As stated in the previous post, the factors are not separate contributing causes, like spokes on a wheel, but take their place in the multistranded life course of the individual [i.e., in the intersecting processes]. Each line should be interpreted as one contributing causal link in the construction of the behavior. The lines are dashed, however, to moderate any determinism implied in presenting a smoothed out or averaged schema; the links, while common, do not apply to all women at all times, and are contingent on background conditions not shown in the diagram.
For example, in a society in which women are expected to be the primary caregivers for children (a background condition), the loss of a mother increases the chances of, or is linked to, the child’s lacking consistent, reliable support for at least some period. Given the dominance of men over women and the social ideal of a heterosexual nuclear family, an adolescent girl in a disrupted family or custodial institution would be likely to see a marriage or partnership with a man as a positive alternative, even though early marriages tend to break up more easily. In a society of restricted class mobility, working-class origins tend to lead to working-class adulthood, in which living conditions are more difficult, especially if a woman has children to look after and provide for on her own. In many such ways these family, class, and psychological strands of the woman’s life build on each other. Let us also note that, as an unavoidable side effect, the pathways to an individual’s depression intersect with and influence other phenomena, such as the state’s changing role in providing welfare and custodial institutions, and these other phenomena continue even after the end point, namely, depression, has been arrived at.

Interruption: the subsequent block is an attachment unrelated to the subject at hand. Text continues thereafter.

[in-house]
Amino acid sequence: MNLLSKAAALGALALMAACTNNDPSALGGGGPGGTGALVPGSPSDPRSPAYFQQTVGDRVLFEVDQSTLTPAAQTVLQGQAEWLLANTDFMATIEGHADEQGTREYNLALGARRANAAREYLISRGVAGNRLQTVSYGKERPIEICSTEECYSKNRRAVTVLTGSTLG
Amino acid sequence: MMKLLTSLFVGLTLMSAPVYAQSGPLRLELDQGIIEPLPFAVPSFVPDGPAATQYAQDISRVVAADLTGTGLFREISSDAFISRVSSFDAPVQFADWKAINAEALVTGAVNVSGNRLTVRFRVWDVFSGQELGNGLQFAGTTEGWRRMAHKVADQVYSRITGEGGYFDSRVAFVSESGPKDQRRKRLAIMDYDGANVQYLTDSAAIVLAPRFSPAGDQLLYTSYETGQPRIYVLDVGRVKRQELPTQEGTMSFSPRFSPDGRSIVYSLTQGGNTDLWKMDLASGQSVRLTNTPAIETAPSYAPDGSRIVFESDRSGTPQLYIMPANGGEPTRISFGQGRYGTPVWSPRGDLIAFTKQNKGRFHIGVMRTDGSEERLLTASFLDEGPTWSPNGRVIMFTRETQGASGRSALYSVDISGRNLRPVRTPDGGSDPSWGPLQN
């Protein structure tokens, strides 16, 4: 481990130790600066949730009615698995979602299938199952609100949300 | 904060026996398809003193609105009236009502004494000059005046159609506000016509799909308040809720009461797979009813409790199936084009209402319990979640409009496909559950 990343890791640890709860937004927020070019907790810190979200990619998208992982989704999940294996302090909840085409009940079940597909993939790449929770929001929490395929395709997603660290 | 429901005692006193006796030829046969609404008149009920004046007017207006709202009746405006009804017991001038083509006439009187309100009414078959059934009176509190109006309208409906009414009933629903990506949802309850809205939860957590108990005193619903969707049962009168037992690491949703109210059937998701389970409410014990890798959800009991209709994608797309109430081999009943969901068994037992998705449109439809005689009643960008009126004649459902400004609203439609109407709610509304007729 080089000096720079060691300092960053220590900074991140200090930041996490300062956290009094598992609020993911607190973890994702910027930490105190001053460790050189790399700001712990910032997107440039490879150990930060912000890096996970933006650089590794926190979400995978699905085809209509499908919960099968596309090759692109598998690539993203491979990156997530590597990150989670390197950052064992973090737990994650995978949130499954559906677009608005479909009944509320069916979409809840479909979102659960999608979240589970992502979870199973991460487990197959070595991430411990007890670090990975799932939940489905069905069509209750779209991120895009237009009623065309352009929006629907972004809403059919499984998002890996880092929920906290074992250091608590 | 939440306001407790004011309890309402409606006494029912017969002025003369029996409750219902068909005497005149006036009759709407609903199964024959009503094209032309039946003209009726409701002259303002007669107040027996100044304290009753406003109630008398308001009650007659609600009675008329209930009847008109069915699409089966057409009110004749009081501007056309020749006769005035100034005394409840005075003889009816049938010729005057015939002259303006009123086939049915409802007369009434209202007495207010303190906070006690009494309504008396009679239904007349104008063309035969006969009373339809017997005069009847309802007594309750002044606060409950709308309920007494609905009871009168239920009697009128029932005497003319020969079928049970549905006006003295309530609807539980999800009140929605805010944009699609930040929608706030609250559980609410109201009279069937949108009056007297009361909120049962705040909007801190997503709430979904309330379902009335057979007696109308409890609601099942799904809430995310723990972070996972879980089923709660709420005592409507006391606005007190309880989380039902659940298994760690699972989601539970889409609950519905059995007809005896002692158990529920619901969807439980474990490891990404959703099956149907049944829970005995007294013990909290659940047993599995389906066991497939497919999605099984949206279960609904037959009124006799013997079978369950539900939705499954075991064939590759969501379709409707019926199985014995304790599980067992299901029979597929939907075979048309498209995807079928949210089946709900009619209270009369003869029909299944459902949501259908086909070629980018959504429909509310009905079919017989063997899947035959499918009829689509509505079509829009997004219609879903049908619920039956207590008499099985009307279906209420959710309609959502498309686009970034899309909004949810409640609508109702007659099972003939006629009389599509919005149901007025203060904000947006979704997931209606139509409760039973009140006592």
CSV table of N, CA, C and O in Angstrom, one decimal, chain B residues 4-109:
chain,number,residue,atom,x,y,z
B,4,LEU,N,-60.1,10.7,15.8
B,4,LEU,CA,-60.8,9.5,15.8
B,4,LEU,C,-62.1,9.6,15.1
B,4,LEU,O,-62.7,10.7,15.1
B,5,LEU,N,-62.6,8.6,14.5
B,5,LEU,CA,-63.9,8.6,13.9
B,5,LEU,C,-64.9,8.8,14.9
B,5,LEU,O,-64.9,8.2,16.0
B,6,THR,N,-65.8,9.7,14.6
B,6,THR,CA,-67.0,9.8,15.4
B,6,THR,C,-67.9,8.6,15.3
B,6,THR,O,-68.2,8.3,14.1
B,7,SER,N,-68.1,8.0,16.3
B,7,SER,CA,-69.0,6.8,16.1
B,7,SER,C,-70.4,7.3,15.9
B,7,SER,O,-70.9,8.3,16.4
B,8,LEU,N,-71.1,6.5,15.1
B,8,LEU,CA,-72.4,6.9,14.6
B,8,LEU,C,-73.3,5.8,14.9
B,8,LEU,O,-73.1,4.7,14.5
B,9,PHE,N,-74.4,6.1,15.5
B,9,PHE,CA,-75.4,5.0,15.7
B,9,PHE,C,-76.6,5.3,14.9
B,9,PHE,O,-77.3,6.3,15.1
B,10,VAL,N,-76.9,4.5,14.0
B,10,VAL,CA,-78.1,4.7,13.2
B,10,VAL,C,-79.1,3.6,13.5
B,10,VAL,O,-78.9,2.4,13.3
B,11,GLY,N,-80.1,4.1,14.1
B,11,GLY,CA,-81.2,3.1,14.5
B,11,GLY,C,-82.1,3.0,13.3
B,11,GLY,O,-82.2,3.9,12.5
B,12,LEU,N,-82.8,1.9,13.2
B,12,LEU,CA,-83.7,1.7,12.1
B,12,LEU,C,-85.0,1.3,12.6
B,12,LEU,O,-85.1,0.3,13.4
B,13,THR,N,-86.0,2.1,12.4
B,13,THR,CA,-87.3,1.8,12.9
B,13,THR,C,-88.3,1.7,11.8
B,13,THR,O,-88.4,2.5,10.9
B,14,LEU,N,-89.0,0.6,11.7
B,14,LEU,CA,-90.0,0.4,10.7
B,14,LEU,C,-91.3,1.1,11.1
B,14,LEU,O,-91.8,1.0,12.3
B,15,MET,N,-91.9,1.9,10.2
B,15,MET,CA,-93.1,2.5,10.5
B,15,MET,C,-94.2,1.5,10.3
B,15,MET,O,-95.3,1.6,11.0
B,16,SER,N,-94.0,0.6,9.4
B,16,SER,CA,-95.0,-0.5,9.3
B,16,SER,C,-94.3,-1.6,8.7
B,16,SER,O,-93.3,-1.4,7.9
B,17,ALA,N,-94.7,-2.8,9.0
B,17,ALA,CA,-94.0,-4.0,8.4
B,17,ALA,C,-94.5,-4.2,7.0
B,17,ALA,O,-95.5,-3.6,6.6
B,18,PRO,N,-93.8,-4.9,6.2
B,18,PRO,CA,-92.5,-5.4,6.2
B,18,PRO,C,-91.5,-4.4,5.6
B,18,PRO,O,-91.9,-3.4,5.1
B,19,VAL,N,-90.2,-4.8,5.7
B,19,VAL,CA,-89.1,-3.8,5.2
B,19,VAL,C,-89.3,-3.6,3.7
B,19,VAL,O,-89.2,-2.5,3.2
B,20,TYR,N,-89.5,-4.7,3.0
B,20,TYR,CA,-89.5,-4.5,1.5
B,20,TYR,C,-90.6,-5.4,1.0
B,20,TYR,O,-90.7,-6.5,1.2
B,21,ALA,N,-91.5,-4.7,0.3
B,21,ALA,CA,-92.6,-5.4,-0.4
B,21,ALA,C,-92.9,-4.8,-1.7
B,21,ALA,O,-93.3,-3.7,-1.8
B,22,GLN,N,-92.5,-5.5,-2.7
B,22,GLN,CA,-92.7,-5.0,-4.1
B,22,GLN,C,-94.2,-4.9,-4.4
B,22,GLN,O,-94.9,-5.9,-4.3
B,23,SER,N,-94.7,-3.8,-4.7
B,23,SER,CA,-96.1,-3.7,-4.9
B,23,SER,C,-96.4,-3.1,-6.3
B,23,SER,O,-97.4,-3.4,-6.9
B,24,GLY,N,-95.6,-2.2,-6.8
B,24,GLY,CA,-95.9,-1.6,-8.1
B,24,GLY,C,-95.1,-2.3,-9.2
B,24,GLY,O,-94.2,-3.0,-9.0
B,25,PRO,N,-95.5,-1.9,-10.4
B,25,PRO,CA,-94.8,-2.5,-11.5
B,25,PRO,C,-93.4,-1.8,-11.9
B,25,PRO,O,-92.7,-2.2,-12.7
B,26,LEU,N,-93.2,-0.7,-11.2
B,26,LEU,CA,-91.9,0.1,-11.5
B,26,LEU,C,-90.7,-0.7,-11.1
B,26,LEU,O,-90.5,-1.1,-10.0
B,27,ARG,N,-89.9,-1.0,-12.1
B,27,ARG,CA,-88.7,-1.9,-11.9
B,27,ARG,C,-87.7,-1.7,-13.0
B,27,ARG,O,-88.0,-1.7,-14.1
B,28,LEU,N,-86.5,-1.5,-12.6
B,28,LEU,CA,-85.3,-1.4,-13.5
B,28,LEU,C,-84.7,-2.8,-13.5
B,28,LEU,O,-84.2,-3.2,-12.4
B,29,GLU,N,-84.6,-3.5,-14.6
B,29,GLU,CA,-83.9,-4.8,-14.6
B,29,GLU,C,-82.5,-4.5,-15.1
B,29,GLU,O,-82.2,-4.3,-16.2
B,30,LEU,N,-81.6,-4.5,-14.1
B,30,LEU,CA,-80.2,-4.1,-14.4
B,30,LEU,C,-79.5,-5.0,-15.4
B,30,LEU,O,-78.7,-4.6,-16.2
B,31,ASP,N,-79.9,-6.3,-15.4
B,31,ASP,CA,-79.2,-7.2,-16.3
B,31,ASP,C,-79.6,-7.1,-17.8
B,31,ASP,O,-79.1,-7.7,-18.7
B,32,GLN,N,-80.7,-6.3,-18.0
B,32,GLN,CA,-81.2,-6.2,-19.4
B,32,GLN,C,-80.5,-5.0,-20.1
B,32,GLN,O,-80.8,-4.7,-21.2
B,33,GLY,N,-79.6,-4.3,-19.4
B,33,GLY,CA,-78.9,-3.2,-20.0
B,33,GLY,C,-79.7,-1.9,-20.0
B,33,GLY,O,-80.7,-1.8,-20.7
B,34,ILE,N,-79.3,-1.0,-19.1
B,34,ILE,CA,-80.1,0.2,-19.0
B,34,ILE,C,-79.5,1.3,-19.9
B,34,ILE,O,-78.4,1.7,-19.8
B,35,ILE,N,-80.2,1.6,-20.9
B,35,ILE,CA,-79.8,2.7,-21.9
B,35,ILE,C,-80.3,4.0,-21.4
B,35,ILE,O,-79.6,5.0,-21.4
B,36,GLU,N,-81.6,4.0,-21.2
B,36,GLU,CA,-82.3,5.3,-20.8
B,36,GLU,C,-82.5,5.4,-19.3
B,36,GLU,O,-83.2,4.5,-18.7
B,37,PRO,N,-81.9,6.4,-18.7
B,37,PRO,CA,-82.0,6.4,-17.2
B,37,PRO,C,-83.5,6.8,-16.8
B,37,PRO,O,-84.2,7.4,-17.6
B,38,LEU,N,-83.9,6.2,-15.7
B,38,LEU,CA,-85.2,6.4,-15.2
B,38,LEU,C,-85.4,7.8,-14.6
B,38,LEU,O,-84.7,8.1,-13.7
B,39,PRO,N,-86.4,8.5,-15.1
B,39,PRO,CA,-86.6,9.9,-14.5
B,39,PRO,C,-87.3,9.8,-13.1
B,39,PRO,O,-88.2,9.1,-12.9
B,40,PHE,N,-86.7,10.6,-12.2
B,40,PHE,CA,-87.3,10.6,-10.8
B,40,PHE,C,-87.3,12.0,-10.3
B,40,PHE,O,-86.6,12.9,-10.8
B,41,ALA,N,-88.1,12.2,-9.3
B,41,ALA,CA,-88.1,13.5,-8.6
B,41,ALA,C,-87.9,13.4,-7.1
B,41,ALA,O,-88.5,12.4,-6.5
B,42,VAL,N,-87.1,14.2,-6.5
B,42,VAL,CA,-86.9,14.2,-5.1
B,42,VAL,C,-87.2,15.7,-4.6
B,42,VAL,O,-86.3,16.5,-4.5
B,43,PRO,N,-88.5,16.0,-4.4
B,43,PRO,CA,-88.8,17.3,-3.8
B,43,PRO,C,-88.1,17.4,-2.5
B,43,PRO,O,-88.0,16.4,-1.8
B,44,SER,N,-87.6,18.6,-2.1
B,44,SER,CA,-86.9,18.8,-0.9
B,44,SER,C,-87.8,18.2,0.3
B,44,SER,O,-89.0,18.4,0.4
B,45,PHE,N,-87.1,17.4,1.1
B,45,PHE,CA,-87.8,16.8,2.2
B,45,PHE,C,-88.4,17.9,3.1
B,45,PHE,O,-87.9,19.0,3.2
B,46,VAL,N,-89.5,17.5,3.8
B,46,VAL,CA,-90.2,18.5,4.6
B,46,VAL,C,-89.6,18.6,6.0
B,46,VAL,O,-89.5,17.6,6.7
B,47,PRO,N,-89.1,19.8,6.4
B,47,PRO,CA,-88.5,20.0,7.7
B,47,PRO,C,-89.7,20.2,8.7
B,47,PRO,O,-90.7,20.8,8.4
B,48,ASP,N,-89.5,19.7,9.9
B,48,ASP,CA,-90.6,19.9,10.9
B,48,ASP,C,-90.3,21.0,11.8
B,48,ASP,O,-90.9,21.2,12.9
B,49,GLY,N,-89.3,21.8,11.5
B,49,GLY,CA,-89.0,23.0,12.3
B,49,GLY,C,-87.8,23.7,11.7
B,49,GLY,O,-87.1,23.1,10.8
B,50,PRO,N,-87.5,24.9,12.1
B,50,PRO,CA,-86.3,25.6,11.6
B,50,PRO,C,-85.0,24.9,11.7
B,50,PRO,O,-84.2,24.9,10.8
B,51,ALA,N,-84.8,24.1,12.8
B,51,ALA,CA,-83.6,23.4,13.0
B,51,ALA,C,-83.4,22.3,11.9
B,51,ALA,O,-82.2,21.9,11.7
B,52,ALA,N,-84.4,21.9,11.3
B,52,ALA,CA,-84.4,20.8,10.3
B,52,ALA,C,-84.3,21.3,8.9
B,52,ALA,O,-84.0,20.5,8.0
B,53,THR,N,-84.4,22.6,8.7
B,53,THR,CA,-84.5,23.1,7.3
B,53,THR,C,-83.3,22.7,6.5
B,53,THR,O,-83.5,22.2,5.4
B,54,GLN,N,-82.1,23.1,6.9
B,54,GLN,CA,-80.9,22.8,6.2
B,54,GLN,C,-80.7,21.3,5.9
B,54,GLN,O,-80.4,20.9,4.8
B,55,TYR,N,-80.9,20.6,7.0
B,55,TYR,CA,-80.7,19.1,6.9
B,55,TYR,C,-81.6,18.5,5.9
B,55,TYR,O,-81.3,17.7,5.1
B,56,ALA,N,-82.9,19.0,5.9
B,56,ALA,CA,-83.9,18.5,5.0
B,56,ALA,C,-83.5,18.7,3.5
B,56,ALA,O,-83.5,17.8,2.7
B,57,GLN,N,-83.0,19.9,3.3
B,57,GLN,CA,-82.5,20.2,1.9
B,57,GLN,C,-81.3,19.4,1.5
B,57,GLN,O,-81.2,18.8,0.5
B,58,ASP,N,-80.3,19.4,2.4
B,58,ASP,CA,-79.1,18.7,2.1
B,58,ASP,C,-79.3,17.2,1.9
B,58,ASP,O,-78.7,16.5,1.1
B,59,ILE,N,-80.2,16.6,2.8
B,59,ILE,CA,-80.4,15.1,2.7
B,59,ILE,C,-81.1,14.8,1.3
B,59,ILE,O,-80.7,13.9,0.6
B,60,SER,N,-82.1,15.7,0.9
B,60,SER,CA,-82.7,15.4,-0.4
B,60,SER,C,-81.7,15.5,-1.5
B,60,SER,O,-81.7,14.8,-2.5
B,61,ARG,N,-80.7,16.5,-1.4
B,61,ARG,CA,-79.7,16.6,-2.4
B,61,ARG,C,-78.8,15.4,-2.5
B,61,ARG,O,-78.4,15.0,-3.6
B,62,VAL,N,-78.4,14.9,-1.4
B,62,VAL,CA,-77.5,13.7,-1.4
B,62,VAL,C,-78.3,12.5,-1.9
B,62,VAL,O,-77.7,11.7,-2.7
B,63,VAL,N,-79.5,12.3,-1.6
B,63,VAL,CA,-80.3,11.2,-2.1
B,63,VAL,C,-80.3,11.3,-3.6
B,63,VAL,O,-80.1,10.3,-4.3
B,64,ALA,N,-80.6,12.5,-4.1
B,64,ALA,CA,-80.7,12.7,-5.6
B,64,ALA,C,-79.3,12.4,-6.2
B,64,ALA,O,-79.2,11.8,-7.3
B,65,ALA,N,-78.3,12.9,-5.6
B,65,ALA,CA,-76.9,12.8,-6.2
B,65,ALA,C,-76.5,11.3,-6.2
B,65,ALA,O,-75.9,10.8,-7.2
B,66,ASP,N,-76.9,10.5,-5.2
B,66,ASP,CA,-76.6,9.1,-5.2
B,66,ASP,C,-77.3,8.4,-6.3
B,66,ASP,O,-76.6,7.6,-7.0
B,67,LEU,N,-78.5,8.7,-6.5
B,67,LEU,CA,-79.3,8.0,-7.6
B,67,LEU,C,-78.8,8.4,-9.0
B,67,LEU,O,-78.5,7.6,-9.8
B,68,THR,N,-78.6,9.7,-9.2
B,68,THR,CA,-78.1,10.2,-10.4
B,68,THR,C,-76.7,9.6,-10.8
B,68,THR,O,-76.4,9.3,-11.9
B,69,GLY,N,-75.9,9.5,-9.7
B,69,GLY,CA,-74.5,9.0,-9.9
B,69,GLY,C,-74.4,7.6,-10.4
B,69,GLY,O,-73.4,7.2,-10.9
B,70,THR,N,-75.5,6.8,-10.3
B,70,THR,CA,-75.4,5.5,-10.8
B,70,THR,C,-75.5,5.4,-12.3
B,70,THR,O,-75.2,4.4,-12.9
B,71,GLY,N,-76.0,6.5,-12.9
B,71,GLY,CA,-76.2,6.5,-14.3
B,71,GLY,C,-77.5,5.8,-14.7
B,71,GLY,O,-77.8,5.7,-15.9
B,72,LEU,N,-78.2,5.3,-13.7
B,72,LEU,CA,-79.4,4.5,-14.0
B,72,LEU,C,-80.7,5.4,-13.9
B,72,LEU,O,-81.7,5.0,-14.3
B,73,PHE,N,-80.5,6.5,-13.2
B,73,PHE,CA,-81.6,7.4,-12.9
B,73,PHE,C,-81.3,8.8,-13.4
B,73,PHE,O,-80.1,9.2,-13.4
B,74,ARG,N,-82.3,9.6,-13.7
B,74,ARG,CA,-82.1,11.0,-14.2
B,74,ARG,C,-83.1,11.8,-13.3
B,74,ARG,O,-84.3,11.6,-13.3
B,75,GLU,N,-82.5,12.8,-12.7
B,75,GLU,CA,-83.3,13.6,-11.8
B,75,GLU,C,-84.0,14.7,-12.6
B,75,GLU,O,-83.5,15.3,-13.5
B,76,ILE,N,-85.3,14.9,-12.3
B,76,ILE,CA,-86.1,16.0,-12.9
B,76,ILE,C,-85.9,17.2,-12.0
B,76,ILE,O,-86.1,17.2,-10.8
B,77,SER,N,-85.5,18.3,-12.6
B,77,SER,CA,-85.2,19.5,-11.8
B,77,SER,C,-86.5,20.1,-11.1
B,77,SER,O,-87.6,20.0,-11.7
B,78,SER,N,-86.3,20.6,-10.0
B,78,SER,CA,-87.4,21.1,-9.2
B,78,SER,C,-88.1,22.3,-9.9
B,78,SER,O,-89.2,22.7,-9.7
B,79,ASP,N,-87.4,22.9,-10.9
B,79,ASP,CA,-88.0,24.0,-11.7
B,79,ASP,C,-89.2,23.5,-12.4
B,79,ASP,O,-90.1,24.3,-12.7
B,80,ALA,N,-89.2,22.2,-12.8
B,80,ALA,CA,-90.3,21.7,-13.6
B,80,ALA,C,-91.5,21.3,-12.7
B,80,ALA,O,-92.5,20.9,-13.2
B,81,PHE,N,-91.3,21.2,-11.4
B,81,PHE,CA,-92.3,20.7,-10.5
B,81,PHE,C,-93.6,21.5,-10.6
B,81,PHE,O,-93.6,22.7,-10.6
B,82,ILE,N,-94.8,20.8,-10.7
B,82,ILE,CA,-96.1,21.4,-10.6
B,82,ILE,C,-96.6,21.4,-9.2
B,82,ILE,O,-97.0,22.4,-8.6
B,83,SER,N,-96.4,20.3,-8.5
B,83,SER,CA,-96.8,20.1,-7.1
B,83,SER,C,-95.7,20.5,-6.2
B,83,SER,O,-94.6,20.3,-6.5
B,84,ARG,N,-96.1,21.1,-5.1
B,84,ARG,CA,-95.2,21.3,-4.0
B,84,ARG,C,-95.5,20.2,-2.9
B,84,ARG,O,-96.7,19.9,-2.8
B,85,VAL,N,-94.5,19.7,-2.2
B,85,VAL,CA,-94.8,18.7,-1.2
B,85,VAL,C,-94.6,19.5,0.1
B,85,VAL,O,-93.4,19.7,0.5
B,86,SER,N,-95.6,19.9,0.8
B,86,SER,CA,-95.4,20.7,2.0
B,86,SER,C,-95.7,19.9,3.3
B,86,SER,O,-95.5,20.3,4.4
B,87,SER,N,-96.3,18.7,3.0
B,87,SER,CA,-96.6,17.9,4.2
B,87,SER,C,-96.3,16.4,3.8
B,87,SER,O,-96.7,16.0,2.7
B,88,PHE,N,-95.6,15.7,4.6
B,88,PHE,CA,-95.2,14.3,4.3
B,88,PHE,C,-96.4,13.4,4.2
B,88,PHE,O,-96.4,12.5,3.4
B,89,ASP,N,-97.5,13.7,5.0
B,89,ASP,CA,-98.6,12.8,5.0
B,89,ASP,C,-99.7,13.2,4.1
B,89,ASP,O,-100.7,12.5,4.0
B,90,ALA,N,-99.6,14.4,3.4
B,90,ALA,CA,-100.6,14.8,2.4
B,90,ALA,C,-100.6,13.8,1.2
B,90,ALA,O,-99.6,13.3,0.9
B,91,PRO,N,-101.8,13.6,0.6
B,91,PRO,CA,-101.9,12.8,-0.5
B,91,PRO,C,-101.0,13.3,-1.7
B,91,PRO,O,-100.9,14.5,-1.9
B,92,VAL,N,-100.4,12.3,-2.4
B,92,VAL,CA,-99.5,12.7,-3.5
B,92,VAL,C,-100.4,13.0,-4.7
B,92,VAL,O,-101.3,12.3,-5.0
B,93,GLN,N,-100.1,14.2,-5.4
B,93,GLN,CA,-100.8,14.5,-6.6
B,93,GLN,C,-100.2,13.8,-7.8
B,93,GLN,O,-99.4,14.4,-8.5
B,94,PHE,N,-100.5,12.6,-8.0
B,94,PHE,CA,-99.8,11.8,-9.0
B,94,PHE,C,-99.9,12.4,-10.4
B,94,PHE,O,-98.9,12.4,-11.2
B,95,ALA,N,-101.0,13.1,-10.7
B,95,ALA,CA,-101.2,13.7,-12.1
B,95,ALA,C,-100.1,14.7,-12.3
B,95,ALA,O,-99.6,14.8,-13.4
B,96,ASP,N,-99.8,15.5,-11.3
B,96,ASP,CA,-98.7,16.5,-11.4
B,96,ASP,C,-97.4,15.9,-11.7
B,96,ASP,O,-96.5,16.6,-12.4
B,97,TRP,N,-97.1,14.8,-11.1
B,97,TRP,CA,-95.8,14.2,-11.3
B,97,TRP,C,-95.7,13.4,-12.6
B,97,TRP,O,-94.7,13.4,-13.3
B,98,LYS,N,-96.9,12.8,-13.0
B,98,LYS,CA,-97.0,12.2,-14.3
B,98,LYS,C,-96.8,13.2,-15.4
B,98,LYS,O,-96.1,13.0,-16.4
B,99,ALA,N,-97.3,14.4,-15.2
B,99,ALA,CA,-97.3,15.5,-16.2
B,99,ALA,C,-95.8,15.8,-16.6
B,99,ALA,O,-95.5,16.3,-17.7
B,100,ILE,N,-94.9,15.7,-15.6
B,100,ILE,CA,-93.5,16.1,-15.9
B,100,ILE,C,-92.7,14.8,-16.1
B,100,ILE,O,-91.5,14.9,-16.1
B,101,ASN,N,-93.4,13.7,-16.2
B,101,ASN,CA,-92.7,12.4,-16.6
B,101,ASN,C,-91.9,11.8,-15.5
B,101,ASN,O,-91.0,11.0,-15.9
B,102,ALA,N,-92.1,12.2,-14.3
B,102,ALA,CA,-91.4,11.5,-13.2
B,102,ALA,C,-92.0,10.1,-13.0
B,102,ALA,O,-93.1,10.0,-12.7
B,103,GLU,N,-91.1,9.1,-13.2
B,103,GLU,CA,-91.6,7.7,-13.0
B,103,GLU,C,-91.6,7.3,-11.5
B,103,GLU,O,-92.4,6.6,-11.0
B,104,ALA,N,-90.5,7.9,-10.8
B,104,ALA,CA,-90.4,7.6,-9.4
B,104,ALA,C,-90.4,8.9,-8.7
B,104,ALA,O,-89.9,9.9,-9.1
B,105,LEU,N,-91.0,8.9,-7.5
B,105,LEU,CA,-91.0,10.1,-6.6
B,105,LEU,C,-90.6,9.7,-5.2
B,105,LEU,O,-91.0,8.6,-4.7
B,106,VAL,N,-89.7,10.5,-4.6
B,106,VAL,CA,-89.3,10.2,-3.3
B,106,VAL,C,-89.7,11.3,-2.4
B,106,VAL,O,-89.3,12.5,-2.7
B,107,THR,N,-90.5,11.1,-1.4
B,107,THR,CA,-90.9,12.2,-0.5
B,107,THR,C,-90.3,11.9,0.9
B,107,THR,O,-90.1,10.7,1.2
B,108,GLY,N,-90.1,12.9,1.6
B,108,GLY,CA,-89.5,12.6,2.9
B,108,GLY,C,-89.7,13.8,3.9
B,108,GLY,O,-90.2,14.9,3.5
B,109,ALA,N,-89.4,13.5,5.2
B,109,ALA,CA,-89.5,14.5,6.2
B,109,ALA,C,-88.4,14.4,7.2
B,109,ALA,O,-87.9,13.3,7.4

Suppose now, quite hypothetically, that certain genes, expressed in the body’s chemistry, increase a child’s susceptibility to anxiousness in attachment compared to other children, even those within the same family. Suppose also that this inborn biochemistry, or the subsequent biochemical changes corresponding to the anxiety, rendered the child more susceptible to the biochemical shifts that are associated with depression. It is conceivable that early genetic or biochemical diagnosis followed by lifelong treatment with prophylactic antidepressants could reduce the chances of onset of severe depression. This might be true without any other action to ameliorate the effects of loss of mother, working-class living conditions, and so on. There are, however, many other readily conceivable engagements to reduce the chances of onset of depression, for example, counseling adolescent girls with low self-esteem, quickly acting to ensure a reliable caregiver when a mother dies or is hospitalized, making custodial institutions or foster care arrangements more humane, increasing the availability of contraceptives for adolescents, increasing state support for single mothers, and so on. If the goal is reduction in depression for working-class women, the unchangeability of the hypothetical inherited genes says nothing about the most effective, economical, or otherwise socially desirable engagement—or combinations of engagements—to pursue. Notice also that many of these engagements have their downstream effect on depression via pathways that cross between the different strands. For example, if self-esteem counseling were somewhat effective then fewer unwanted pregnancies and unsupportive partnerships might be initiated; both effects could, in turn, reduce the incidence of single parenthood and difficult living conditions.